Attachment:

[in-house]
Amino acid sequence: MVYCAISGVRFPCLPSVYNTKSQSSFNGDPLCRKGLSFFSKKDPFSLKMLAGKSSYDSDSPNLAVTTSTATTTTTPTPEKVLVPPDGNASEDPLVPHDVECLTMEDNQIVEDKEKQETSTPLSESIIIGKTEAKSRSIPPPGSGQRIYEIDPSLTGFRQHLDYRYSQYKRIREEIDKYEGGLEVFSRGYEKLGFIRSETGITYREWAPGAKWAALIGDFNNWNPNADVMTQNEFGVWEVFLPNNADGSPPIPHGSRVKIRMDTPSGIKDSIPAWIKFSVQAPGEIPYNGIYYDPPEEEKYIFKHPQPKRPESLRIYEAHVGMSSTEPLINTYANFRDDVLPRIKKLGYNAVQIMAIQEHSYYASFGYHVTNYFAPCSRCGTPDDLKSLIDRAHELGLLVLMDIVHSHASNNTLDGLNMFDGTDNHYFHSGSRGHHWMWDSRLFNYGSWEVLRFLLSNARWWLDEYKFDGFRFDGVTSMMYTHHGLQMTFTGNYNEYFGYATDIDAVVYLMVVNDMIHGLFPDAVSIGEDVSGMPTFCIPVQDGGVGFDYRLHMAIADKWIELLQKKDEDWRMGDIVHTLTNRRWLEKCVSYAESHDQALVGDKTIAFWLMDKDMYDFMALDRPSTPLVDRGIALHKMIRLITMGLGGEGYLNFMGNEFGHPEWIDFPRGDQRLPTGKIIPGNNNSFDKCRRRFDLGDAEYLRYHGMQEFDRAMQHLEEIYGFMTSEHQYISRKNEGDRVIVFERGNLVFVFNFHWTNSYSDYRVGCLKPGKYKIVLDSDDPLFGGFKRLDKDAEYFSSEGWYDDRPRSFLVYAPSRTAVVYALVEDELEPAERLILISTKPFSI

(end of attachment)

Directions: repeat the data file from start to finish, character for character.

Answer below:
[in-house]
Amino acid sequence: MVYCAISGVRFPCLPSVYNTKSQSSFNGDPLCRKGLSFFSKKDPFSLKMLAGKSSYDSDSPNLAVTTSTATTTTTPTPEKVLVPPDGNASEDPLVPHDVECLTMEDNQIVEDKEKQETSTPLSESIIIGKTEAKSRSIPPPGSGQRIYEIDPSLTGFRQHLDYRYSQYKRIREEIDKYEGGLEVFSRGYEKLGFIRSETGITYREWAPGAKWAALIGDFNNWNPNADVMTQNEFGVWEVFLPNNADGSPPIPHGSRVKIRMDTPSGIKDSIPAWIKFSVQAPGEIPYNGIYYDPPEEEKYIFKHPQPKRPESLRIYEAHVGMSSTEPLINTYANFRDDVLPRIKKLGYNAVQIMAIQEHSYYASFGYHVTNYFAPCSRCGTPDDLKSLIDRAHELGLLVLMDIVHSHASNNTLDGLNMFDGTDNHYFHSGSRGHHWMWDSRLFNYGSWEVLRFLLSNARWWLDEYKFDGFRFDGVTSMMYTHHGLQMTFTGNYNEYFGYATDIDAVVYLMVVNDMIHGLFPDAVSIGEDVSGMPTFCIPVQDGGVGFDYRLHMAIADKWIELLQKKDEDWRMGDIVHTLTNRRWLEKCVSYAESHDQALVGDKTIAFWLMDKDMYDFMALDRPSTPLVDRGIALHKMIRLITMGLGGEGYLNFMGNEFGHPEWIDFPRGDQRLPTGKIIPGNNNSFDKCRRRFDLGDAEYLRYHGMQEFDRAMQHLEEIYGFMTSEHQYISRKNEGDRVIVFERGNLVFVFNFHWTNSYSDYRVGCLKPGKYKIVLDSDDPLFGGFKRLDKDAEYFSSEGWYDDRPRSFLVYAPSRTAVVYALVEDELEPAERLILISTKPFSI